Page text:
MILLIKEN, GOVERNOR OF MICHIGAN, ET AL. v. BRADLEY ET AL.
CERTIORARI TO THE UNITED STATES COURT OF APPEALS FOR THE SIXTH CIRCUIT
Argued March 22, 1977
Decided June 27, 1977
After this Court in Milliken v. Bradley, 418 U.S. 717 (Milliken I), determined that an interdistrict remedy for de jure segregation in the Detroit school system exceeded the constitutional violation, and remanded the case for formulation of a decree, the District Court promptly ordered submission of desegregation plans limited to the Detroit school system. After extensive hearings the court, in addition to a plan for student assignment, included in its decree educational components, proposed by the Detroit School Board, in the areas of reading, in-service teacher training, testing, and counseling. The court determined that these components were necessary to carry out desegregation, and directed that the costs were to be borne by the Detroit School Board and the State. The Court of Appeals affirmed the District Court's order concerning the implementation of and cost sharing for the four educational components. Held:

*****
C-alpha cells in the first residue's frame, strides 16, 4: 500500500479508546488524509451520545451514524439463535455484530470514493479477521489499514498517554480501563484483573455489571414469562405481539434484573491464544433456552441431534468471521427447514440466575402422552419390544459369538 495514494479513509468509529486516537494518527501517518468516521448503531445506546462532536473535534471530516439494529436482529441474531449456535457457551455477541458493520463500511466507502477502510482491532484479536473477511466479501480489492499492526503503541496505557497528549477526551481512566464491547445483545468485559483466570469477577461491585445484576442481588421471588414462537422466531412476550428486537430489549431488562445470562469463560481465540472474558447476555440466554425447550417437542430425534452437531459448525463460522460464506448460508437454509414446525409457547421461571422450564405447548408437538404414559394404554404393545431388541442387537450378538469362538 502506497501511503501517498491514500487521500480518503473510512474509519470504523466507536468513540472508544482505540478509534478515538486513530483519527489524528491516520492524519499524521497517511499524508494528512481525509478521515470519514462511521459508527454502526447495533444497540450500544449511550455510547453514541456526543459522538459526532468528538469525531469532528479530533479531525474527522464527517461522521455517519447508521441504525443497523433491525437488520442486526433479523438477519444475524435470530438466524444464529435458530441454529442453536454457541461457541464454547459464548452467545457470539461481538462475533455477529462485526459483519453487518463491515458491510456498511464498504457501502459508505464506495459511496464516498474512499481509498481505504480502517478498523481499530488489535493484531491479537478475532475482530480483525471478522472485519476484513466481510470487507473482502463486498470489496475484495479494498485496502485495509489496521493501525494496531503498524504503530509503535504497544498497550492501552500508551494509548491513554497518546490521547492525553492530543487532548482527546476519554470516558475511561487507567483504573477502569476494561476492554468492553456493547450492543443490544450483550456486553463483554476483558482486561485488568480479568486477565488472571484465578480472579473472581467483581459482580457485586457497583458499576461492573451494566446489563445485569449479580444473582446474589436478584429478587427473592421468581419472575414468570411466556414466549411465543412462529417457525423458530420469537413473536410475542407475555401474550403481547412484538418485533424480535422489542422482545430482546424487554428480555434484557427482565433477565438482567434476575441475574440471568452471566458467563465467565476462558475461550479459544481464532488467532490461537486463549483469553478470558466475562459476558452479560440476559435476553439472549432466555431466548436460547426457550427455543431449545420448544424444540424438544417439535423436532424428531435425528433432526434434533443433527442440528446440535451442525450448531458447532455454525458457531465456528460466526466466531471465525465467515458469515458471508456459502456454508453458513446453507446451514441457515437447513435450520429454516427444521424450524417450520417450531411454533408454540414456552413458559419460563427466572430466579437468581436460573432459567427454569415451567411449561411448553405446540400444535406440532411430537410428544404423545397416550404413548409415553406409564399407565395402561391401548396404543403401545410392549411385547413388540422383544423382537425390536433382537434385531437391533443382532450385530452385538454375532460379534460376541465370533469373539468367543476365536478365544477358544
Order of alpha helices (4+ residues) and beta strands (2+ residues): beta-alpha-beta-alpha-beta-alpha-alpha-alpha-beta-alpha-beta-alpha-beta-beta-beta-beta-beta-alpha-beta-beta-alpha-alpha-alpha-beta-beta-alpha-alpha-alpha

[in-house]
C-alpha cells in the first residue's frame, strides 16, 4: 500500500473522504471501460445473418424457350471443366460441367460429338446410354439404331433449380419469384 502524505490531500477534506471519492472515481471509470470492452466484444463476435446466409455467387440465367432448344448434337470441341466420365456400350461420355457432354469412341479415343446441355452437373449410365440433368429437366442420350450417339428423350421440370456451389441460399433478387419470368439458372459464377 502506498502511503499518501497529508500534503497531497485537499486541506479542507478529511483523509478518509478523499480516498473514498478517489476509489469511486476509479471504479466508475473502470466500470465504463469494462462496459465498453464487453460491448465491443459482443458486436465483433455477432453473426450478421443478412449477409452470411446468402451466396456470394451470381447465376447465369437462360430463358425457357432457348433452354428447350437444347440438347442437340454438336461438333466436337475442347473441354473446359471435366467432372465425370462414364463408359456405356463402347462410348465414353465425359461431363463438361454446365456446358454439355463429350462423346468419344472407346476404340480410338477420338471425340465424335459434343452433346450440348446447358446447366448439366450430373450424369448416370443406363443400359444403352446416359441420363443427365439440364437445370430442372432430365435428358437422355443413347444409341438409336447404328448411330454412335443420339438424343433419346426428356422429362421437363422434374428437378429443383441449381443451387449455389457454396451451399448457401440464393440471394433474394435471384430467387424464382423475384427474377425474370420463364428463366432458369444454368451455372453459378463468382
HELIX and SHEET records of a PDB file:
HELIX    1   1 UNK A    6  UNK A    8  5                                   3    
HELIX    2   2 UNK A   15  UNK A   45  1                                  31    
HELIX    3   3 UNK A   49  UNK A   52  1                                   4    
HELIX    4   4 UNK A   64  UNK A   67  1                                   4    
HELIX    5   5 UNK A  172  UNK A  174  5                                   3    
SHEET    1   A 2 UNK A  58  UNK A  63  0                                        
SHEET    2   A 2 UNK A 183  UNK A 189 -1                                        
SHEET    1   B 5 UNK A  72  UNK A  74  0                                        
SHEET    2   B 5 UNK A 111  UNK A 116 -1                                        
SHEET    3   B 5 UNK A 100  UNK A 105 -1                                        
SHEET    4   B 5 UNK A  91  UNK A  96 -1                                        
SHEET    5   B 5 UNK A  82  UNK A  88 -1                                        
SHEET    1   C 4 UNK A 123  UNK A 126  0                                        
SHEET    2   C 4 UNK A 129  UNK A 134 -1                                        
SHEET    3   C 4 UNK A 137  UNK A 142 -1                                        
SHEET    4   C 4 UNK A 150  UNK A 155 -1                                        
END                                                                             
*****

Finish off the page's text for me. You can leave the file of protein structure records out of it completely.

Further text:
BURGER, C. J., delivered the opinion of the Court, in which BRENNAN, STEWART, WHITE, MARSHALL, BLACKMUN, REHNQUIST, and STEVENS, JJ., joined. MARSHALL, J., filed a concurring opinion, post, p. 291. POWELL, J., filed an opinion concurring in the judgment, post, p. 292.
Frank J. Kelley, Attorney General of Michigan, argued the cause for petitioners. With him on the briefs were Robert A. Derengoski, Solicitor General, and Gerald F. Young, George L. McCargar, and Mary Kay Bottecelli, Assistant Attorneys General.
Nathaniel R. Jones argued the cause for Bradley respondents. With him on the brief were Paul R. Dimond, Louis R. Lucas, Robert A. Murphy, William E. Caldwell, and Richard S. Kohn. George T. Roumell, Jr., argued the cause for respondent Detroit Board of Education. With him on the brief were Jane K. Souris and Thomas M. J. Hathaway. *
[ Footnote * ] Robert P. Kane, Attorney General, and Jeffrey Cooper and J. Justin Blewitt, Deputy Attorneys General, filed a brief for the Commonwealth of Pennsylvania as amicus curiae urging reversal.
Briefs of amici curiae urging affirmance were filed by Acting Solicitor General Friedman, Assistant Attorney General Days, Deputy Solicitor General Wallace, Brian K. Landsberg, and Judith E. Wolf for the United [433 U.S. 267, 269] States; and by Herbert Teitelbaum, Robert Hermann, and Vilma Martinez for Aspira of America, Inc., et al.
John L. Hill, Attorney General, David M. Kendall, First Assistant Attorney General, and Thomas W. Choate, Special Assistant Attorney General, filed a brief for the State of Texas as amicus curiae. [433 U.S. 267, 269]
MR. CHIEF JUSTICE BURGER delivered the opinion of the Court.